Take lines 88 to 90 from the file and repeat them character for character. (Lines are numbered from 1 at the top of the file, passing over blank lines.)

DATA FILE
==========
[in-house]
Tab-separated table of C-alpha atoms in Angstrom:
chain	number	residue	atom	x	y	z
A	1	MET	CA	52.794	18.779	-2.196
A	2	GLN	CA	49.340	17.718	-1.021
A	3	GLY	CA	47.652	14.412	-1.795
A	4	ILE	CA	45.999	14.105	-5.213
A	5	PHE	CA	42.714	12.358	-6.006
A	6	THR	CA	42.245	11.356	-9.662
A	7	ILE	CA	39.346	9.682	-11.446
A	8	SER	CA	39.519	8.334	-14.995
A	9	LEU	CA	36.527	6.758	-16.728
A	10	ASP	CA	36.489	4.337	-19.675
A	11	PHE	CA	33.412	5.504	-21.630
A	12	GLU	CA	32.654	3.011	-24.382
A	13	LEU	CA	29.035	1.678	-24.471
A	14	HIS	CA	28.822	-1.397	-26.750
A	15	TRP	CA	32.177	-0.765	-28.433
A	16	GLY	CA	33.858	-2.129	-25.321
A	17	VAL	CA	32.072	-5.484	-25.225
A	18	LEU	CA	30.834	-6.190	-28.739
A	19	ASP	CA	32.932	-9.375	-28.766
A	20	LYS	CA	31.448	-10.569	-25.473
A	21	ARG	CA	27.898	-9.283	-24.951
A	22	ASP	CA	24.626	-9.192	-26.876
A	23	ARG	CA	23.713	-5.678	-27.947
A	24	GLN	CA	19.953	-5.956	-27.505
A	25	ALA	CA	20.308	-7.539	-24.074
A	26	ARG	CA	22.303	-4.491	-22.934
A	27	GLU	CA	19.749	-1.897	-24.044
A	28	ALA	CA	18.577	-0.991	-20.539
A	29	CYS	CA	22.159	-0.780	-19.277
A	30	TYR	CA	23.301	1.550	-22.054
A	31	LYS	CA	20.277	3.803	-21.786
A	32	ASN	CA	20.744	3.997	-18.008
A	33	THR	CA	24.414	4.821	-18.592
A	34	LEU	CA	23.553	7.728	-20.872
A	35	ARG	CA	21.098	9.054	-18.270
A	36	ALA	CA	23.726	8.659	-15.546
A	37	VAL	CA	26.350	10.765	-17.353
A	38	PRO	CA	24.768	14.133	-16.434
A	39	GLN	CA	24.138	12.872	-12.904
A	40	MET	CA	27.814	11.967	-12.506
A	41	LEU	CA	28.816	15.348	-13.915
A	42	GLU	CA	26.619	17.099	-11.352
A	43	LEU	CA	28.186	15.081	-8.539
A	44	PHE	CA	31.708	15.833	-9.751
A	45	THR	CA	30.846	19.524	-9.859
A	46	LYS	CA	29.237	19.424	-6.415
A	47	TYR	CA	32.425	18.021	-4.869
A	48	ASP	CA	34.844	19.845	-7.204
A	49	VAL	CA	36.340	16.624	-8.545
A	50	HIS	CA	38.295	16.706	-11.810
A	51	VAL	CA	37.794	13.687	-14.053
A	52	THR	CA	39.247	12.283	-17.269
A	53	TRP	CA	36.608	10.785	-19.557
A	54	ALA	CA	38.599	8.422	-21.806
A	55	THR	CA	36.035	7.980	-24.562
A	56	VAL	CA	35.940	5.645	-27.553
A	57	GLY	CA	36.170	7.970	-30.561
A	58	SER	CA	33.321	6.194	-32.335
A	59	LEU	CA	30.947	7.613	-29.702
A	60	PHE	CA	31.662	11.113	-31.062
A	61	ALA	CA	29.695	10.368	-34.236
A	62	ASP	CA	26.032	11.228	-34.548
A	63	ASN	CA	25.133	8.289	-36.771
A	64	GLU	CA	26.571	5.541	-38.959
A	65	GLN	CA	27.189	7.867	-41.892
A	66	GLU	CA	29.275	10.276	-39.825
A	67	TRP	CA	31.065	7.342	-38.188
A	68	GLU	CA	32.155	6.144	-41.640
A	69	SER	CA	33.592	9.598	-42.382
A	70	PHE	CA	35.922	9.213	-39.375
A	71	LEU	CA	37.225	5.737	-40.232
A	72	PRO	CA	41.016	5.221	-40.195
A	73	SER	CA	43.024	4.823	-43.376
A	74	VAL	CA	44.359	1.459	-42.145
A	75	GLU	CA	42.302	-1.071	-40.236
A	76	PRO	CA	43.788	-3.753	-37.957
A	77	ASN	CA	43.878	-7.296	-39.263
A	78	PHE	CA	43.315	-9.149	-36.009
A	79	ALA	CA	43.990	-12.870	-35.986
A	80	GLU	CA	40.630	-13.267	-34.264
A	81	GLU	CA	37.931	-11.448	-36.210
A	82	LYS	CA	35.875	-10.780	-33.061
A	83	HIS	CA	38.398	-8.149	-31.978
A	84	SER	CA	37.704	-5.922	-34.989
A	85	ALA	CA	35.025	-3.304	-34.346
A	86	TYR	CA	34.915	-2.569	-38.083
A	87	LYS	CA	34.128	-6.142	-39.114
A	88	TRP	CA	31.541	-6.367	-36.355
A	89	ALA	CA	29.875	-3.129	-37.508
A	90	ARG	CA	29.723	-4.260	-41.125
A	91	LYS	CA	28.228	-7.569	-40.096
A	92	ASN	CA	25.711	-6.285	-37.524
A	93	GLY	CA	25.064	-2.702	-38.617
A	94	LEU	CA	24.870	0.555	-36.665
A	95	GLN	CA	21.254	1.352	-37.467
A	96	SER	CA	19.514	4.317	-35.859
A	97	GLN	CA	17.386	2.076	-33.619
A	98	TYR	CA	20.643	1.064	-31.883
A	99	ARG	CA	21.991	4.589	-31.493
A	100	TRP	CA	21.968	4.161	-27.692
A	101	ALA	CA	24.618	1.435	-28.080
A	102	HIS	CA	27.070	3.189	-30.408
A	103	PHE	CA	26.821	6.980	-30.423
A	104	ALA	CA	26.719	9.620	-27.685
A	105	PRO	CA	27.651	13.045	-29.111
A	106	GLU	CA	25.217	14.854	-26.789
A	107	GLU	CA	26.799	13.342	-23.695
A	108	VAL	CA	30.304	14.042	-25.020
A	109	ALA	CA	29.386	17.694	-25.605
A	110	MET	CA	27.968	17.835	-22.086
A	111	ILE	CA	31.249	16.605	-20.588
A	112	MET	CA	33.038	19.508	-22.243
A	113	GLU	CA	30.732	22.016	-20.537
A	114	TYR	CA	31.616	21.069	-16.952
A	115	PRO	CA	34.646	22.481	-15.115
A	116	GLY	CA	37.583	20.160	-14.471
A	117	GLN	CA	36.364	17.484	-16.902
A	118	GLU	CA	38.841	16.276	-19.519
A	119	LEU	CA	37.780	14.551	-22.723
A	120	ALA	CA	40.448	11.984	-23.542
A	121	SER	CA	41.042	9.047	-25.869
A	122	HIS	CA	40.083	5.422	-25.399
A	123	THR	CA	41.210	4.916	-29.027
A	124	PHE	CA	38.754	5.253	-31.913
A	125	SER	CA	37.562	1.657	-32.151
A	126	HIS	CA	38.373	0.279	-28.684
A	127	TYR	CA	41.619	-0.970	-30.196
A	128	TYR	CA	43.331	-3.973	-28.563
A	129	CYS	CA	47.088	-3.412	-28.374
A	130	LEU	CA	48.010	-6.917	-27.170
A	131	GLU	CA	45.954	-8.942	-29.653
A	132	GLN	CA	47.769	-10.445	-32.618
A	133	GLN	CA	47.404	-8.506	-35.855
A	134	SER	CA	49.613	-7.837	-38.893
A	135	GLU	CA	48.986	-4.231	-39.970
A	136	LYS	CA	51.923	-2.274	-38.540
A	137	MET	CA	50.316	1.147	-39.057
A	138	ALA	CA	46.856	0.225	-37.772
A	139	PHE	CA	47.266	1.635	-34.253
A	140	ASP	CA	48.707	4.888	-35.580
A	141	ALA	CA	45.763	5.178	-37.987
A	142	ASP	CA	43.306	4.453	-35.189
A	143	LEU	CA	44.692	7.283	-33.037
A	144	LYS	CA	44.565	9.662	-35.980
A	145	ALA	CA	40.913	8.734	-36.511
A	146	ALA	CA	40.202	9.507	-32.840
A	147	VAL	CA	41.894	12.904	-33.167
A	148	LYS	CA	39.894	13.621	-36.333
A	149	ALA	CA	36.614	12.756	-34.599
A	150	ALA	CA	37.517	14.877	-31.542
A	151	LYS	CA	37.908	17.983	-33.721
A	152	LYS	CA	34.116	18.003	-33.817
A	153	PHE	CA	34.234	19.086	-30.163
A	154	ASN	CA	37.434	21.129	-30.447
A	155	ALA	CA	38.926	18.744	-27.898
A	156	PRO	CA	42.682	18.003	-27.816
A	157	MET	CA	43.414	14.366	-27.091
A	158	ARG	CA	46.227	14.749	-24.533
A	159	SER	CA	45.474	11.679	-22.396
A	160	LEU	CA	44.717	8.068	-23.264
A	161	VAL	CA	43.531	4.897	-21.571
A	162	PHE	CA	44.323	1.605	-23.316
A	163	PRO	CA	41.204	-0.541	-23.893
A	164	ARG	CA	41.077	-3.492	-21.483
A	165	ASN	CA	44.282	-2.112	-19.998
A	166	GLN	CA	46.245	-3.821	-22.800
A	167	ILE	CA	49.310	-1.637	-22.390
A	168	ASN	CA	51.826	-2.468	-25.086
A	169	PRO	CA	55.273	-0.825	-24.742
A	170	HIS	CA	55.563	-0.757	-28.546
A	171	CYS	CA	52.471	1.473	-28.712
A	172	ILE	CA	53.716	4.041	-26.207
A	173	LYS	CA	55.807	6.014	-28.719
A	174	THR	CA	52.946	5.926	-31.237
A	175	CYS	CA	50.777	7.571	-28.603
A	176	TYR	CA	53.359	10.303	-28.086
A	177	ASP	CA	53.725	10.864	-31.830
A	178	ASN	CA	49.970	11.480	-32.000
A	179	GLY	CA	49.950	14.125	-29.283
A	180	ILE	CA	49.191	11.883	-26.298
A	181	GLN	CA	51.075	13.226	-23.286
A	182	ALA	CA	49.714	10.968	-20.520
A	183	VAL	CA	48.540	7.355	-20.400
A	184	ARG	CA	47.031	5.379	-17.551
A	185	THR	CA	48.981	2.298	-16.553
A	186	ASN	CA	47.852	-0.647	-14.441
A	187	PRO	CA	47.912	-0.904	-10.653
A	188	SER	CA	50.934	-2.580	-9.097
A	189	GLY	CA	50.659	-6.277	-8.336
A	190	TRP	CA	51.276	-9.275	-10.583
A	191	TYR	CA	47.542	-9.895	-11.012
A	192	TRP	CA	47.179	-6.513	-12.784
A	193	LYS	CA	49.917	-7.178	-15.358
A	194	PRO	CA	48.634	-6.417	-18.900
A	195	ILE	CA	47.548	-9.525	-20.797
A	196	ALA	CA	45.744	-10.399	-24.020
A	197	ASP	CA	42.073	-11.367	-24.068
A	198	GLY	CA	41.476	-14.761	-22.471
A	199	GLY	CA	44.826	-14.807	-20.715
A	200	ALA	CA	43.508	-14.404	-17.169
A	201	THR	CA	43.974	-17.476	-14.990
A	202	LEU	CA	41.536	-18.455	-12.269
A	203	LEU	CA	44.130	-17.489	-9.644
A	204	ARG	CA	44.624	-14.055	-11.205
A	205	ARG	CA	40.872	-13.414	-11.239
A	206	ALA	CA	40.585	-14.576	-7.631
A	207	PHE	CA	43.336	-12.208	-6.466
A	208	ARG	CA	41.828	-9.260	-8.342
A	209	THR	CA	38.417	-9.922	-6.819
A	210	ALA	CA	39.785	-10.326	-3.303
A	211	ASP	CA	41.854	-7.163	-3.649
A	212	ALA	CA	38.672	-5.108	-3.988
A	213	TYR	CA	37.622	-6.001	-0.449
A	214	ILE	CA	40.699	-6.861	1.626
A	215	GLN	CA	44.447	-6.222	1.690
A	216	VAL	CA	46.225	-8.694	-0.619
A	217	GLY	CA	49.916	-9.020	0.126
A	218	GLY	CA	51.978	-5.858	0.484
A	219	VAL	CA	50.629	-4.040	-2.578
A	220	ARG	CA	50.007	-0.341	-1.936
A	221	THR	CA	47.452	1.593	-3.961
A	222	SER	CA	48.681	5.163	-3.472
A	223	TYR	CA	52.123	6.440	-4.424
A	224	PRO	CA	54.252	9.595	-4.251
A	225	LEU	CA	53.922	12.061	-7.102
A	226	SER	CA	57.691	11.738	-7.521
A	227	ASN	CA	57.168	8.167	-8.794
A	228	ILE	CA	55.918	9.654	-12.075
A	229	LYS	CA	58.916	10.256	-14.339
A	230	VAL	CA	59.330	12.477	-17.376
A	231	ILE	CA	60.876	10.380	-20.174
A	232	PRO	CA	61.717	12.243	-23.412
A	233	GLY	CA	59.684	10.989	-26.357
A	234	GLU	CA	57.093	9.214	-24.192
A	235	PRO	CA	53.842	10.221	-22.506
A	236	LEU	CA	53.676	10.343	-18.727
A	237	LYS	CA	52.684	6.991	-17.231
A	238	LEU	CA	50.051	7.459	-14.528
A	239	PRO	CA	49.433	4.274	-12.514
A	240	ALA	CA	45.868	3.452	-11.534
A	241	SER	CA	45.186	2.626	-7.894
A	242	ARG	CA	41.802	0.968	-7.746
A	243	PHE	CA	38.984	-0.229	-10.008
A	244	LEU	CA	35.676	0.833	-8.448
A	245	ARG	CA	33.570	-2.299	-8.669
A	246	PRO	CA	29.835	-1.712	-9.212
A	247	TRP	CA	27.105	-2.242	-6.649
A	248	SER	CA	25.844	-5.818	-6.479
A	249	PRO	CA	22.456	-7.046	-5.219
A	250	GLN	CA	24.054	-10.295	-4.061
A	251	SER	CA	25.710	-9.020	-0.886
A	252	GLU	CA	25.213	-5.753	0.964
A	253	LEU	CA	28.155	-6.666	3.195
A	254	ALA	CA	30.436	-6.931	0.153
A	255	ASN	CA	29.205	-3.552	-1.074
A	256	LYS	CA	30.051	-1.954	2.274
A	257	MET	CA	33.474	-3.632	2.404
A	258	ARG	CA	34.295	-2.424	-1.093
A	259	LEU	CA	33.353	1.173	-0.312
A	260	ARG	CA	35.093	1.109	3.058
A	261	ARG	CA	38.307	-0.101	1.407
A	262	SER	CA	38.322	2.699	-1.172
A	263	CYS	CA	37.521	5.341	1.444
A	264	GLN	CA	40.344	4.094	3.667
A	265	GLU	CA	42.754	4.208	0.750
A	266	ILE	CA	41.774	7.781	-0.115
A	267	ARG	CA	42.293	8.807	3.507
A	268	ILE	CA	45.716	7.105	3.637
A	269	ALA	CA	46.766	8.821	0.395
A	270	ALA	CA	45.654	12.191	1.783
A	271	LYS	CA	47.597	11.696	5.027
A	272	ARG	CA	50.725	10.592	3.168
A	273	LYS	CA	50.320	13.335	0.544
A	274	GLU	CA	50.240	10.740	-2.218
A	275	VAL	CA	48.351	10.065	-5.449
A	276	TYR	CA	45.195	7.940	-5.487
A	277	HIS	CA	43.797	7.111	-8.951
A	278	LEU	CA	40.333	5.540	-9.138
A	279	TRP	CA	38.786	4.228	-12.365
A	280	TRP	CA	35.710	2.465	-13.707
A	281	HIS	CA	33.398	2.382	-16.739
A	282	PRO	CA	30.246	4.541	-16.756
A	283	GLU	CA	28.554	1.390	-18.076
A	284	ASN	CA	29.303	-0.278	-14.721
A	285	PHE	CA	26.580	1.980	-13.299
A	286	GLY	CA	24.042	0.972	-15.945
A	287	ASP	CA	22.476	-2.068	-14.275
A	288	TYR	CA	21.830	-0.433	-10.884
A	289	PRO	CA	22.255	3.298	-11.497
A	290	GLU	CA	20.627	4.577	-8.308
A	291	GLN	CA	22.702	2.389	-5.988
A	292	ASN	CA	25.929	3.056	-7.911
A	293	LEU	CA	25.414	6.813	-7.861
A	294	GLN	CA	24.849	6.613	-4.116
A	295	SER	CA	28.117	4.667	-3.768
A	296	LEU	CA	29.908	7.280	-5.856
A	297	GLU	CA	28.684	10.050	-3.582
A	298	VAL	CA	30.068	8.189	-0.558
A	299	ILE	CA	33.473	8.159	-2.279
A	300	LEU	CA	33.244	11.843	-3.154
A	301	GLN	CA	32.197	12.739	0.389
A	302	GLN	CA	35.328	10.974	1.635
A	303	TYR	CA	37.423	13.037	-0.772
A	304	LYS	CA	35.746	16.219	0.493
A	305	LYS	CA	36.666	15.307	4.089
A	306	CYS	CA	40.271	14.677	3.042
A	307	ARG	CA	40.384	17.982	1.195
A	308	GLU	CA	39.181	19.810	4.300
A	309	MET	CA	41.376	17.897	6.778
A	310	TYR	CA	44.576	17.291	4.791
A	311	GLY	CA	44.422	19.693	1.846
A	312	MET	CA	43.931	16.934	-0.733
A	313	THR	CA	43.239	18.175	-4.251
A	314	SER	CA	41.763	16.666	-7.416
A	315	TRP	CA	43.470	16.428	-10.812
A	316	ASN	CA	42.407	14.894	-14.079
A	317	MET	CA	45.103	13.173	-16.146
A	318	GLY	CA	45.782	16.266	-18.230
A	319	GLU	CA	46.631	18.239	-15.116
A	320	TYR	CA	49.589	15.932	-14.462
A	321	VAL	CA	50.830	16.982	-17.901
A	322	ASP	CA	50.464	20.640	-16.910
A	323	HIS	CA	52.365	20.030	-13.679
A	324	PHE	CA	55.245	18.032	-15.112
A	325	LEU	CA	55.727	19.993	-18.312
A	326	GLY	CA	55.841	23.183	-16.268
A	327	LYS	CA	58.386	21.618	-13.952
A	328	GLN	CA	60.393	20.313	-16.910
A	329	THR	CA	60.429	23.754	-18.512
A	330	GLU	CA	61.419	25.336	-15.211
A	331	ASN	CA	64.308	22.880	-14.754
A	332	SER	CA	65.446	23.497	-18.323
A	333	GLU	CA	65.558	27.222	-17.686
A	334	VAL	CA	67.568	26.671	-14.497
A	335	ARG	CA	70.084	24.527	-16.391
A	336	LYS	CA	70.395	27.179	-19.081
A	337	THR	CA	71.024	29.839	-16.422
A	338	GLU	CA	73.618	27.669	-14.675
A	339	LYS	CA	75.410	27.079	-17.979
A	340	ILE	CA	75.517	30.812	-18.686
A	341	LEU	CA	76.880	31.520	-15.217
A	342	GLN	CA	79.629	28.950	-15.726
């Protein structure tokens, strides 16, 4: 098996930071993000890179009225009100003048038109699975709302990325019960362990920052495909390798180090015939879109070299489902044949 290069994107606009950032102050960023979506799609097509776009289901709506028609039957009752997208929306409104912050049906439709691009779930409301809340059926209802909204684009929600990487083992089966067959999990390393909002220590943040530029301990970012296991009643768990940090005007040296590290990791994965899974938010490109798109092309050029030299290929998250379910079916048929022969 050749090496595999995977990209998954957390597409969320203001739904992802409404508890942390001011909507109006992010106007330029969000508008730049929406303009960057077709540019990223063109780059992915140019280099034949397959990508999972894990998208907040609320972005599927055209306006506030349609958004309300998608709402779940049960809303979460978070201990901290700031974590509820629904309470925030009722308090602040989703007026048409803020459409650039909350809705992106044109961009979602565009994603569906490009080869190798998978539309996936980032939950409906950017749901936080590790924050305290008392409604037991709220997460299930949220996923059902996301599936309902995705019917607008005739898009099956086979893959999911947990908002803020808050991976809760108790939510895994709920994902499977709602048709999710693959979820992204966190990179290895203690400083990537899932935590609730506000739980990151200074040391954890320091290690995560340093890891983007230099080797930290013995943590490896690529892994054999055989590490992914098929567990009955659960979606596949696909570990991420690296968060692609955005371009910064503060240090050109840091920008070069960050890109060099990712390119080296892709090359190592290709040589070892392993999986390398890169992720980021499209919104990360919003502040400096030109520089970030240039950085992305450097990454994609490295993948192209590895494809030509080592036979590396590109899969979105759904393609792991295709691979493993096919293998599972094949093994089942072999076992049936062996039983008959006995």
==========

A	85	ALA	CA	35.025	-3.304	-34.346
A	86	TYR	CA	34.915	-2.569	-38.083
A	87	LYS	CA	34.128	-6.142	-39.114